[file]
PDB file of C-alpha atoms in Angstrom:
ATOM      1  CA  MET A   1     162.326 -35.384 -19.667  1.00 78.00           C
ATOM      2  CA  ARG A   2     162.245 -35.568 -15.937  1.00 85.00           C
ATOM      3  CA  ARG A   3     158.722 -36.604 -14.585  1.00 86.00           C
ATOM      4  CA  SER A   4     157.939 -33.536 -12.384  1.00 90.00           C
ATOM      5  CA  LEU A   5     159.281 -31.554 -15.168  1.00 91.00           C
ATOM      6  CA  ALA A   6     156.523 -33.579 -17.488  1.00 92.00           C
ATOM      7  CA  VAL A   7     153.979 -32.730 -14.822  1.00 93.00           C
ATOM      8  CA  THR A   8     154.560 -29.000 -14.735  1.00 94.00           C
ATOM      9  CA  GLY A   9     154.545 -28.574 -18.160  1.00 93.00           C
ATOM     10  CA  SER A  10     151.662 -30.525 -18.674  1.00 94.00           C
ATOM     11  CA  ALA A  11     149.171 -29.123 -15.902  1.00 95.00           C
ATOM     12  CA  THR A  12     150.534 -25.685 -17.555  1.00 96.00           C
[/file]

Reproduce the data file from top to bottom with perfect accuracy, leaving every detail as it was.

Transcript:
PDB file of C-alpha atoms in Angstrom:
ATOM      1  CA  MET A   1     162.326 -35.384 -19.667  1.00 78.00           C
ATOM      2  CA  ARG A   2     162.245 -35.568 -15.937  1.00 85.00           C
ATOM      3  CA  ARG A   3     158.722 -36.604 -14.585  1.00 86.00           C
ATOM      4  CA  SER A   4     157.939 -33.536 -12.384  1.00 90.00           C
ATOM      5  CA  LEU A   5     159.281 -31.554 -15.168  1.00 91.00           C
ATOM      6  CA  ALA A   6     156.523 -33.579 -17.488  1.00 92.00           C
ATOM      7  CA  VAL A   7     153.979 -32.730 -14.822  1.00 93.00           C
ATOM      8  CA  THR A   8     154.560 -29.000 -14.735  1.00 94.00           C
ATOM      9  CA  GLY A   9     154.545 -28.574 -18.160  1.00 93.00           C
ATOM     10  CA  SER A  10     151.662 -30.525 -18.674  1.00 94.00           C
ATOM     11  CA  ALA A  11     149.171 -29.123 -15.902  1.00 95.00           C
ATOM     12  CA  THR A  12     150.534 -25.685 -17.555  1.00 96.00           C